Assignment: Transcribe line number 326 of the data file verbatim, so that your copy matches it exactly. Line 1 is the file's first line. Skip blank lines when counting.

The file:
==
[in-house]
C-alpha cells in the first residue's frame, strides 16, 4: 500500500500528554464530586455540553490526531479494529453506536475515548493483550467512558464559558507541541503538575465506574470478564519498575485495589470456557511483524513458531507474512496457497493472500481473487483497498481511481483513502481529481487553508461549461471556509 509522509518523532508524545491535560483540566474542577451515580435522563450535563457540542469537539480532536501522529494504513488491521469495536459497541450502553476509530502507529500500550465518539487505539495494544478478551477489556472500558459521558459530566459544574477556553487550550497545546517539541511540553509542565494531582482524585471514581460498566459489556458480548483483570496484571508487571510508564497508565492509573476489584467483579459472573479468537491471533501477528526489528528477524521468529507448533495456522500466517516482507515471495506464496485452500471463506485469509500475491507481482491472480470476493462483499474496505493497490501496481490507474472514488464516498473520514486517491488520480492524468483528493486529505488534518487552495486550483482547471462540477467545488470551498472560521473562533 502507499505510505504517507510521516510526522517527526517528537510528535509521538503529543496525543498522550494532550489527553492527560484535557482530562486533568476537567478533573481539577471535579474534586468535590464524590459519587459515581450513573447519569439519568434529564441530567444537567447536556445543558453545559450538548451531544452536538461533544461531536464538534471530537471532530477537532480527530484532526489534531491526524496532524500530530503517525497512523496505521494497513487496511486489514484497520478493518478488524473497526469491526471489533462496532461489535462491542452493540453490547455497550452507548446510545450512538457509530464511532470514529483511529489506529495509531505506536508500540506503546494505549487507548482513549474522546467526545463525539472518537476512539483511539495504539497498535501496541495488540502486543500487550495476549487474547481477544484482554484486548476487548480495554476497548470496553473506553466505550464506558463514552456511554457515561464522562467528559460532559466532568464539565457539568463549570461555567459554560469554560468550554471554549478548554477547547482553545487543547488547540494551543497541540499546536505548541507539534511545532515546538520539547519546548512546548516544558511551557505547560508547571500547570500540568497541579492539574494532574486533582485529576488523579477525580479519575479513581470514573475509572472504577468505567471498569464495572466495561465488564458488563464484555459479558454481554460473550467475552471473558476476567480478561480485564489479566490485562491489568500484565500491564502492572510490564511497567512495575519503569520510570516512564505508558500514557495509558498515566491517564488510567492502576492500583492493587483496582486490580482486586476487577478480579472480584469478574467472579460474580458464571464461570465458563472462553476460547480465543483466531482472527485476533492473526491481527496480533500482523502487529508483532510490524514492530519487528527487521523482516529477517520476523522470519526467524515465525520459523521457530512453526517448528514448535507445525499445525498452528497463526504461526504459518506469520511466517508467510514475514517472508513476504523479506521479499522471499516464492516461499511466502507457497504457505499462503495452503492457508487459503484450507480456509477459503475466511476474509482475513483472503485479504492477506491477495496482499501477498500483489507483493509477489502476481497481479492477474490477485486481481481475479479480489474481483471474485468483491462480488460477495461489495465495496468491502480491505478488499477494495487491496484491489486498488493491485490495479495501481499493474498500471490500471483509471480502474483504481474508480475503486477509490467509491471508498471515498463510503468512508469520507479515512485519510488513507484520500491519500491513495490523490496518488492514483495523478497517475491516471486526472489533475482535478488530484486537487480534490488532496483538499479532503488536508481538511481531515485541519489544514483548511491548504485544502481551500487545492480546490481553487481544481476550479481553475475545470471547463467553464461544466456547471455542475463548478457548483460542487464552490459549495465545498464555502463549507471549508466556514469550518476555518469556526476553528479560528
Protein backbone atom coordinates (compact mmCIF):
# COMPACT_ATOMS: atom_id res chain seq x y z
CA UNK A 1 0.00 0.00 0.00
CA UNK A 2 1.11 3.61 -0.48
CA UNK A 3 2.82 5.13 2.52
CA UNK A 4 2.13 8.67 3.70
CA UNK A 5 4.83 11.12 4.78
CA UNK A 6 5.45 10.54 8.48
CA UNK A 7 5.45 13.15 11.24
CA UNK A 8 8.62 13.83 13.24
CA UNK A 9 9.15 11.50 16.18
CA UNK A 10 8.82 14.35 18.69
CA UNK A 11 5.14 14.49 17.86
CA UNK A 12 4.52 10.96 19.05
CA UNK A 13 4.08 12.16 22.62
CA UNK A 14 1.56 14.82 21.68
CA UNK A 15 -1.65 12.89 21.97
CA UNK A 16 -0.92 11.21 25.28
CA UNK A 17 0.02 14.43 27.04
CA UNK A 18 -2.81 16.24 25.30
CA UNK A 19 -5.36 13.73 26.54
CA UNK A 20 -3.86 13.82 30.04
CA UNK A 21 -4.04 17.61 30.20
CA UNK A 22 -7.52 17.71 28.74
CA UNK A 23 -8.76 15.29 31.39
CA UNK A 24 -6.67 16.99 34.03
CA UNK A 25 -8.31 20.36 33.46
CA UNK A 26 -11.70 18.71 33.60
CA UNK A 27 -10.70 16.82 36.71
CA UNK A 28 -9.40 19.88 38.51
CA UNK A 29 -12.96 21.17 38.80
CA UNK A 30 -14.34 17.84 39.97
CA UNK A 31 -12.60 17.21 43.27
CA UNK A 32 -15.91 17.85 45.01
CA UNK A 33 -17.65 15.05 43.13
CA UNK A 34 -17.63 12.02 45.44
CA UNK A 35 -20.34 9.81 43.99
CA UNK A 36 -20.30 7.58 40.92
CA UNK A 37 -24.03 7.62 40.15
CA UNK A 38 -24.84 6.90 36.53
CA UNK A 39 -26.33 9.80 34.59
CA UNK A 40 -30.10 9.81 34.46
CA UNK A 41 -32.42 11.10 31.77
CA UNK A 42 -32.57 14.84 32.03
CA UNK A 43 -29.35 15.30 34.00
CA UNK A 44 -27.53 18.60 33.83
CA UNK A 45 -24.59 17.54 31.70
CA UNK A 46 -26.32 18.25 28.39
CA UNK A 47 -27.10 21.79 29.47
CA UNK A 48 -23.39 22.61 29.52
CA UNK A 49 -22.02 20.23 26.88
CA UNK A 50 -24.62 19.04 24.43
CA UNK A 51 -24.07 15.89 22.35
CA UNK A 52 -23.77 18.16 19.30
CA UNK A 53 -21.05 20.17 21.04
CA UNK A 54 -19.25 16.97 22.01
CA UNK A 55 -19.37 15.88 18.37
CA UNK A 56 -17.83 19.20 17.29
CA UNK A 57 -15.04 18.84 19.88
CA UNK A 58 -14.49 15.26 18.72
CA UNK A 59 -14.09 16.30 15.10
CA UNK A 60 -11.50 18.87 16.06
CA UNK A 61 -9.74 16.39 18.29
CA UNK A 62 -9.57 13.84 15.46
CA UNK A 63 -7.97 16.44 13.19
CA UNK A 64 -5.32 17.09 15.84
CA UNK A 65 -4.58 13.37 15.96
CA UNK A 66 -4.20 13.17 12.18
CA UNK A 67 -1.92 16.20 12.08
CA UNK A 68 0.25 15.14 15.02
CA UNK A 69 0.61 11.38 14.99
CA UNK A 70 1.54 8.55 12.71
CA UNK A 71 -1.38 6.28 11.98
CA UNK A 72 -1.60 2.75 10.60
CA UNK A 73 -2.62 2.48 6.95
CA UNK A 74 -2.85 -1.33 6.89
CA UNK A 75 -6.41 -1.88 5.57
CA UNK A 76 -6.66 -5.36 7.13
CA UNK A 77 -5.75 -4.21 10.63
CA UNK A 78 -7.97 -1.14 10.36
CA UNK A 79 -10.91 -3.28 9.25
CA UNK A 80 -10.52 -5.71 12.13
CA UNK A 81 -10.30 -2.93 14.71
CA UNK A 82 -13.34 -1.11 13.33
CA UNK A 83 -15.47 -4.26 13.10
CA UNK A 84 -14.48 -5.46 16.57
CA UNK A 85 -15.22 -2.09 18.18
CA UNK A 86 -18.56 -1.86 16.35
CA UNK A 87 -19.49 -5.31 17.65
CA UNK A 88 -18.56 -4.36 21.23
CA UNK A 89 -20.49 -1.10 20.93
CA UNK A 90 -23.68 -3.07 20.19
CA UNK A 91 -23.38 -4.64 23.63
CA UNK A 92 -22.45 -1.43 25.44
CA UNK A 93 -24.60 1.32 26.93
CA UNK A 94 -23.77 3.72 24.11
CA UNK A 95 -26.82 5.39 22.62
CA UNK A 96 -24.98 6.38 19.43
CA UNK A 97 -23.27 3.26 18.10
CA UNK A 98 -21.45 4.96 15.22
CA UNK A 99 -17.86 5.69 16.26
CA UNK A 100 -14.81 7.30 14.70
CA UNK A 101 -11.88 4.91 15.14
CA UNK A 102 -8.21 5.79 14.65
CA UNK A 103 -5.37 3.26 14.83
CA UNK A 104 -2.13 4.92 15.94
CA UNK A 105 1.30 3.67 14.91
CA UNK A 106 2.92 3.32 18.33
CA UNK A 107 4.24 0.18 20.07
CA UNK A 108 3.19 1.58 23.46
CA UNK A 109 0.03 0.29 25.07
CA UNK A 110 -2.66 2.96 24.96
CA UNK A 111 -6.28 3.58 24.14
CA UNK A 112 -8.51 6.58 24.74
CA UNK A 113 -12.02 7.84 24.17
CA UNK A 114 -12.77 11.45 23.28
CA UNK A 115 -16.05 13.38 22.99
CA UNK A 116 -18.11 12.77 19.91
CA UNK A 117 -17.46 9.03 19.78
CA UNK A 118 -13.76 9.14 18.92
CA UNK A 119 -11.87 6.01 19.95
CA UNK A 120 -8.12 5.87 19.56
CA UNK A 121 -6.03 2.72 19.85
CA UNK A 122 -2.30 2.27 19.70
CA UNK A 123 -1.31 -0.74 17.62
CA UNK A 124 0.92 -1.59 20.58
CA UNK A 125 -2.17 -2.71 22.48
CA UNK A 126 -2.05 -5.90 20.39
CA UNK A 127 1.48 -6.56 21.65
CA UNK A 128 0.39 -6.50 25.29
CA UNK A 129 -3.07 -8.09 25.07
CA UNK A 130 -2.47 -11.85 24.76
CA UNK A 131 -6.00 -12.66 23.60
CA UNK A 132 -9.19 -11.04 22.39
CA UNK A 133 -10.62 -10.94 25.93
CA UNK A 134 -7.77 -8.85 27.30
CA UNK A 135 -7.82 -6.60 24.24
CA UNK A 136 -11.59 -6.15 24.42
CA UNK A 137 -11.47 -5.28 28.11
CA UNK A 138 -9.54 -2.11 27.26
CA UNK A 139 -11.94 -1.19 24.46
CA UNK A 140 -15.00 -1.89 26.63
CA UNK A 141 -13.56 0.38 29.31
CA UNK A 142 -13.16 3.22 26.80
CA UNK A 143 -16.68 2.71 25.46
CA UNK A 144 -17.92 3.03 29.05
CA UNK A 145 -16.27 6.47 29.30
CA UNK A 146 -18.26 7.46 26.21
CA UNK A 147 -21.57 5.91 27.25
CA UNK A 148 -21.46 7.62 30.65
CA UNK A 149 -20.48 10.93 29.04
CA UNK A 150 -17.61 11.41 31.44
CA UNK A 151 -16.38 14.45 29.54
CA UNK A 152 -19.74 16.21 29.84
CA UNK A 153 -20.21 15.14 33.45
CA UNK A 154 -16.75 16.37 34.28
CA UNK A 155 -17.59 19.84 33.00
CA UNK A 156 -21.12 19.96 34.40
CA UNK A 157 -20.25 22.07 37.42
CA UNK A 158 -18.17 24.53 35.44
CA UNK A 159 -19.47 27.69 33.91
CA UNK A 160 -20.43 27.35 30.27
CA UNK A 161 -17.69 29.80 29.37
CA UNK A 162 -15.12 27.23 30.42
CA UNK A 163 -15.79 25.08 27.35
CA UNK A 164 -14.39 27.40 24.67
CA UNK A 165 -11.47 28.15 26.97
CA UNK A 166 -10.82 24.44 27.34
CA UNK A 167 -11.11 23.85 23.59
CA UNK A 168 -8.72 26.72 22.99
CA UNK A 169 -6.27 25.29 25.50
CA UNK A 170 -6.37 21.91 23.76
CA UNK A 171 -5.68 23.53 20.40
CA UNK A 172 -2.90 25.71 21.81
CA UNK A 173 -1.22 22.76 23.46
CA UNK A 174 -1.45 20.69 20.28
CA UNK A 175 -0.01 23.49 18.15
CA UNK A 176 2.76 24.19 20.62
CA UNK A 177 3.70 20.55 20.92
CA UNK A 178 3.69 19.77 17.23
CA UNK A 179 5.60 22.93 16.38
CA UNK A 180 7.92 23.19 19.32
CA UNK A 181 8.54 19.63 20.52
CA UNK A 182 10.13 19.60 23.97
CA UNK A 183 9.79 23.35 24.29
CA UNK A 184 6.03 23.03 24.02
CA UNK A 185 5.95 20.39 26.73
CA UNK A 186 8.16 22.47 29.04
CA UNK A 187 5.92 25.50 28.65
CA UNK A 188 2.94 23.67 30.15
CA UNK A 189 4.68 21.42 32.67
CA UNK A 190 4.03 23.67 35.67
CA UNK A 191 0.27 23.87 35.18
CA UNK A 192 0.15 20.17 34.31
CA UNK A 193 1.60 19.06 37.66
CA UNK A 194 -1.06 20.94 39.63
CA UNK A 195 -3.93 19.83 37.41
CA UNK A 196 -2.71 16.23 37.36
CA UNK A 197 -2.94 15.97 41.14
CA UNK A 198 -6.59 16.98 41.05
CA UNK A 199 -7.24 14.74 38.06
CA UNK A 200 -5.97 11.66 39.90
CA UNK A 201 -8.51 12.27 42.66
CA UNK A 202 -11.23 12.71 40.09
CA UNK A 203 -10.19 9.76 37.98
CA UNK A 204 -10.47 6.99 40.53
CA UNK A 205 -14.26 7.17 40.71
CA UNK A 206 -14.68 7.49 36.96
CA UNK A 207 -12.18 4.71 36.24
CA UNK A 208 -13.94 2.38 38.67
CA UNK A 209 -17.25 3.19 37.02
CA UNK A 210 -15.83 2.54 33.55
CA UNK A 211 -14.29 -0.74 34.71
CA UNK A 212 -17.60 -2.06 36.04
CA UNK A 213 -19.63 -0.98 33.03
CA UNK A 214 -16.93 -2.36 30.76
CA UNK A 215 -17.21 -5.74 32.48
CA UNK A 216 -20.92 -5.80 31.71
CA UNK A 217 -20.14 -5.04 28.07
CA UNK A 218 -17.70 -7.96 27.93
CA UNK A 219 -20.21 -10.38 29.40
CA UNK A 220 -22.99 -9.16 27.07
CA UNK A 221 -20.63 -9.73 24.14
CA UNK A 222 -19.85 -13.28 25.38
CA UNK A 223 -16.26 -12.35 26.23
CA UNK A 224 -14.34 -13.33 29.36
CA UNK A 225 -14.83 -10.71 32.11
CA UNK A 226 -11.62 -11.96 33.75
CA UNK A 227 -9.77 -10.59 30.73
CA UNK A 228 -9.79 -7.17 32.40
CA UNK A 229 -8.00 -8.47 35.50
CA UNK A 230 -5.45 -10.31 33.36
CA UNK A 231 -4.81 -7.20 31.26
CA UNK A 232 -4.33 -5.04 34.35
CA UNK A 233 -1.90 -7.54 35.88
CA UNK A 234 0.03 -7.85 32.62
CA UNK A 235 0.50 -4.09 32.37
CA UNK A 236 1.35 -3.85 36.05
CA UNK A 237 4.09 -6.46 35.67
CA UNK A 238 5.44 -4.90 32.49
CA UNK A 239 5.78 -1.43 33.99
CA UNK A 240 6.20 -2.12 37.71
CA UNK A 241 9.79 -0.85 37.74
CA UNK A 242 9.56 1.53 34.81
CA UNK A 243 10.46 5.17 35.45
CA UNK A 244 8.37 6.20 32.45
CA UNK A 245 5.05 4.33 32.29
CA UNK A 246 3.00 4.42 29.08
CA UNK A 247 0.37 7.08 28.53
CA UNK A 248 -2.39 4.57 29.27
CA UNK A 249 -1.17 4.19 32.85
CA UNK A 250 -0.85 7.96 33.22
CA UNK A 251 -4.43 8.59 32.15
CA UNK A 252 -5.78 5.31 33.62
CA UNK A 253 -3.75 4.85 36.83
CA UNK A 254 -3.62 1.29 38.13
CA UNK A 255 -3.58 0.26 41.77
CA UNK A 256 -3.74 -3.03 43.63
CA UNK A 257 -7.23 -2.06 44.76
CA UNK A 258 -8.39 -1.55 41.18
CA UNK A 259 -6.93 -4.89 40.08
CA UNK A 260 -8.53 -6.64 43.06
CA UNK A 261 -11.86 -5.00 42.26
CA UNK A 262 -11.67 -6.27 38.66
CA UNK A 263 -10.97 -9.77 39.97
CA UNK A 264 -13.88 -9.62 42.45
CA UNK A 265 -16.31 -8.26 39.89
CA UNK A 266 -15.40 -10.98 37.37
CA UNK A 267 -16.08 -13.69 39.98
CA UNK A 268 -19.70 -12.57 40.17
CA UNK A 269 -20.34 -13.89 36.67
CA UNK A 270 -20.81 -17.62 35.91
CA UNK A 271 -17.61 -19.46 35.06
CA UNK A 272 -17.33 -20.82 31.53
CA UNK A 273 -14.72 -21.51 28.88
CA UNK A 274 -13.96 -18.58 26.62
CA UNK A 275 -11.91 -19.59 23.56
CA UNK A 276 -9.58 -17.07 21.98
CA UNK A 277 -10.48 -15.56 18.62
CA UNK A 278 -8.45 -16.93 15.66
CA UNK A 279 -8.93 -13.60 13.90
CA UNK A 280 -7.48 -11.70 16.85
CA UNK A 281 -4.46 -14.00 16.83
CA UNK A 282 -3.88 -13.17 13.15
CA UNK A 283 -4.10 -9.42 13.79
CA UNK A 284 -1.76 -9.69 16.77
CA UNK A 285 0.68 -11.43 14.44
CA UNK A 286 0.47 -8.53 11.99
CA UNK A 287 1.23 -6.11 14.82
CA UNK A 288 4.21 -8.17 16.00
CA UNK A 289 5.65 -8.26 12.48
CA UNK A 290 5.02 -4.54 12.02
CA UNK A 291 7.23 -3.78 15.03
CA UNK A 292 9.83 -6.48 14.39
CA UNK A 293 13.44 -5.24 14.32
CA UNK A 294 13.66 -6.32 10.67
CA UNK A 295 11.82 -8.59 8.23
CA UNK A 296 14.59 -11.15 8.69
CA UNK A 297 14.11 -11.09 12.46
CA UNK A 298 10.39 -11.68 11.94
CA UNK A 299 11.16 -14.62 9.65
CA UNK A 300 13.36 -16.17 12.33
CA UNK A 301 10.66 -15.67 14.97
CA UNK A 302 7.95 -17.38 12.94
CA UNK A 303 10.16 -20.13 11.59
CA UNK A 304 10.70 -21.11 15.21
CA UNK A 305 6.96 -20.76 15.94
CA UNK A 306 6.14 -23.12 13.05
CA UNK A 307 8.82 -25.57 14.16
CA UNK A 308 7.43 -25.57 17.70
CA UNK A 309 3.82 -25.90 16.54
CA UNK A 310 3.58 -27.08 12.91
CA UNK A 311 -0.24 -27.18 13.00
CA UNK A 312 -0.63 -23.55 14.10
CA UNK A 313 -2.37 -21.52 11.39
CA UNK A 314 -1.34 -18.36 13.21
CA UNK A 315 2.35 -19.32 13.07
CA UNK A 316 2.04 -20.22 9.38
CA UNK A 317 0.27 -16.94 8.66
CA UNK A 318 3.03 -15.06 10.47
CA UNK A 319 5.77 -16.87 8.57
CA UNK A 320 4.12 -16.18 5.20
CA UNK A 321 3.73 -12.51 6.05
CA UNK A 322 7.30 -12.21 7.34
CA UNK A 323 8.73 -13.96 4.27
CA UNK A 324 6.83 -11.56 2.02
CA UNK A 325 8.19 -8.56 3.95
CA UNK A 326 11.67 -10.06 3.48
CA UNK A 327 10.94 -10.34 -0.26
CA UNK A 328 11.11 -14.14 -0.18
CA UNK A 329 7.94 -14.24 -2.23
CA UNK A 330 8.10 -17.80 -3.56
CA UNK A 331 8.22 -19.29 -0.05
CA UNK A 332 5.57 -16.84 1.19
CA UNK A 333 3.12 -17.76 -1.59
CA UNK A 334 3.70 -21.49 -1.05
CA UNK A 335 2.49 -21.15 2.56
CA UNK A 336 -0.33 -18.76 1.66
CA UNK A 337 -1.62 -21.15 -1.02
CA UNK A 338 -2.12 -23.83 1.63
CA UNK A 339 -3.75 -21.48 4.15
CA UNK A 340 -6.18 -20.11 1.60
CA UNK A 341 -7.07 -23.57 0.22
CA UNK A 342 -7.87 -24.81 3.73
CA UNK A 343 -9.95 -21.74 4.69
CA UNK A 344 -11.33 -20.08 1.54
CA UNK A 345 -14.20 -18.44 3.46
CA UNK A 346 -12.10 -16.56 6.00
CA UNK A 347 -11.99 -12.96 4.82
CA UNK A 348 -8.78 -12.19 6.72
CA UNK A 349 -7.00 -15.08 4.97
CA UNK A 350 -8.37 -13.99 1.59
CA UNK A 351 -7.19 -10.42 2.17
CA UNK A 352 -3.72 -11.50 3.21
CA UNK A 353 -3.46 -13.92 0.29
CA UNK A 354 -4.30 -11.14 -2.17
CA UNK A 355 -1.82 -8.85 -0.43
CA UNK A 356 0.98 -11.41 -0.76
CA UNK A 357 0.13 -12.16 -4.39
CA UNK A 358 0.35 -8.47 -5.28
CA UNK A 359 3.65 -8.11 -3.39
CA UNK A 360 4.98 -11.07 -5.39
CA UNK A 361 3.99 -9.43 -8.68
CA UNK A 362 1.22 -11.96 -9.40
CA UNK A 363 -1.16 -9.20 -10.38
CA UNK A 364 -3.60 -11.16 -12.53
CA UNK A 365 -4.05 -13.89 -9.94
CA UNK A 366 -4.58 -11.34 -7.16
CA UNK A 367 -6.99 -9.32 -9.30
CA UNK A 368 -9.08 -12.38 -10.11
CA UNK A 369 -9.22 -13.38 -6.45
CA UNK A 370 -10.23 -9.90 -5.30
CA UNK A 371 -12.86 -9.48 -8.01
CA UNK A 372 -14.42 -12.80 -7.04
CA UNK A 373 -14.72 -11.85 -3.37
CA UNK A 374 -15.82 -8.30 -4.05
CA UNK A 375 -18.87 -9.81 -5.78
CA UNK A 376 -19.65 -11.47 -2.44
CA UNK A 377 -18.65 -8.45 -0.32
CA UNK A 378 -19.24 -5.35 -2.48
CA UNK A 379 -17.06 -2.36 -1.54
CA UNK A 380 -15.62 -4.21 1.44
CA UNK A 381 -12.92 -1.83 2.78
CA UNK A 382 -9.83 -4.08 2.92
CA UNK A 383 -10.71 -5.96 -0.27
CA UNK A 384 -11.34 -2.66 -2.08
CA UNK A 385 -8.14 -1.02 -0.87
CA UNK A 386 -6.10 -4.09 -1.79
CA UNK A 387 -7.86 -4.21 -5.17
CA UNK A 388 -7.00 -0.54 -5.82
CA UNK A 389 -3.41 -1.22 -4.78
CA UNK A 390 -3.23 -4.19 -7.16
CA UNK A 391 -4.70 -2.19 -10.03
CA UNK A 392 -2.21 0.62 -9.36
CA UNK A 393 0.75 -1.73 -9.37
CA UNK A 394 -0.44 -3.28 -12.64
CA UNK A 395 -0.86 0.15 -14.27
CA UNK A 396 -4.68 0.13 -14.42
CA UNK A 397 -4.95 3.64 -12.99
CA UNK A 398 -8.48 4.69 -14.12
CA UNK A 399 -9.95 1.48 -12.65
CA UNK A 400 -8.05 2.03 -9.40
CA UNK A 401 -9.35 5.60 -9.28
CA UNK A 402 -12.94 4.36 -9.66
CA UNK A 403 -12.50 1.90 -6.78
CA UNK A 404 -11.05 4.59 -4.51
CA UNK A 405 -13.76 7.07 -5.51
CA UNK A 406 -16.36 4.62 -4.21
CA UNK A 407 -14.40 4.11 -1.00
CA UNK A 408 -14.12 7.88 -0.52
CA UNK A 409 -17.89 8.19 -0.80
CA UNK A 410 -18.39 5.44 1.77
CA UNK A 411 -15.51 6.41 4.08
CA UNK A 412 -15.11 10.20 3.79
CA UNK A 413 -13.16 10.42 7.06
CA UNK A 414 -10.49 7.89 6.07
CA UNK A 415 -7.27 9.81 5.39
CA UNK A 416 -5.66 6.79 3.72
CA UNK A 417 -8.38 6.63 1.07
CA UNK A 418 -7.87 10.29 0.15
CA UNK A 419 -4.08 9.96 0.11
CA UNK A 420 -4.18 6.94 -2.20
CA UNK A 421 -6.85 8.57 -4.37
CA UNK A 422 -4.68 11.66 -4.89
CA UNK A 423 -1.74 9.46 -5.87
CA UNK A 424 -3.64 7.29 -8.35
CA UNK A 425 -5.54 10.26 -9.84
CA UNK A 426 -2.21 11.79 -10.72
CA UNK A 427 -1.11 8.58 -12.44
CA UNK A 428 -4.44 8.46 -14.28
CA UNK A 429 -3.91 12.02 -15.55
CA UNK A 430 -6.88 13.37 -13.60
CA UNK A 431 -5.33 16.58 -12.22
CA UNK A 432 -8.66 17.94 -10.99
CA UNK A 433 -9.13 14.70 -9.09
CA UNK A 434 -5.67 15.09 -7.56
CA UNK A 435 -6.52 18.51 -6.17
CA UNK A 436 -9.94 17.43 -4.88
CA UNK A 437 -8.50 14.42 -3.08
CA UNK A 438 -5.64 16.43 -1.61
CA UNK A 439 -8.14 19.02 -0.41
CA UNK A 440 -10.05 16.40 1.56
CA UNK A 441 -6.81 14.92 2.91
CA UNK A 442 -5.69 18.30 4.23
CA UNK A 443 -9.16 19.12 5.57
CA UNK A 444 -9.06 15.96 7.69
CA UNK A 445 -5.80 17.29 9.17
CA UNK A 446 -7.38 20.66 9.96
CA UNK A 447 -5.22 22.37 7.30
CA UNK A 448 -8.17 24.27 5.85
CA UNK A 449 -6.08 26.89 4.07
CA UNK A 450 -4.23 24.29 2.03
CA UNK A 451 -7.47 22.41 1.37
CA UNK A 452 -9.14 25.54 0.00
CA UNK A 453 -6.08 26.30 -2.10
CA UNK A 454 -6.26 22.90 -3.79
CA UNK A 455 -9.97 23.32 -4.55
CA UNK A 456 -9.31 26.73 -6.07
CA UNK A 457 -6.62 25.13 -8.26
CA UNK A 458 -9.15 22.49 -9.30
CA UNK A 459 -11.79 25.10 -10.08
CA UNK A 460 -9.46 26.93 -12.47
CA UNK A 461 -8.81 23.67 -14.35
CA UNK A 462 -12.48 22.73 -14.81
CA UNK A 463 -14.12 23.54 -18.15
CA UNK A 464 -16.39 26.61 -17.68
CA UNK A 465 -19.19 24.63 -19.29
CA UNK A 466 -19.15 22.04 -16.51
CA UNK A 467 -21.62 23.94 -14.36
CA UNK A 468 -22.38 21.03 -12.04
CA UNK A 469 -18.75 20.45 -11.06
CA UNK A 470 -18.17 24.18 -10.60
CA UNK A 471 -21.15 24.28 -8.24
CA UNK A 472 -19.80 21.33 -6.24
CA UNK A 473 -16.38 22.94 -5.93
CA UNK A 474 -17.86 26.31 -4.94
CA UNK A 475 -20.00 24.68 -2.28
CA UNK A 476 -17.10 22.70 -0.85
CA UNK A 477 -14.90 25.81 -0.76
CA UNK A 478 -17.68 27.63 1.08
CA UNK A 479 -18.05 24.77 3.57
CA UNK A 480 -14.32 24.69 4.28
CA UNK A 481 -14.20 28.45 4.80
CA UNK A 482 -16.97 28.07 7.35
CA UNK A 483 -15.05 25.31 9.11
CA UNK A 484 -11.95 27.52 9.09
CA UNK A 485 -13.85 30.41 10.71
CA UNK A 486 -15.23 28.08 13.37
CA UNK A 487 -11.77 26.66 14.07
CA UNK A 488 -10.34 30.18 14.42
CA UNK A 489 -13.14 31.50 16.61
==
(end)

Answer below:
CA UNK A 322 7.30 -12.21 7.34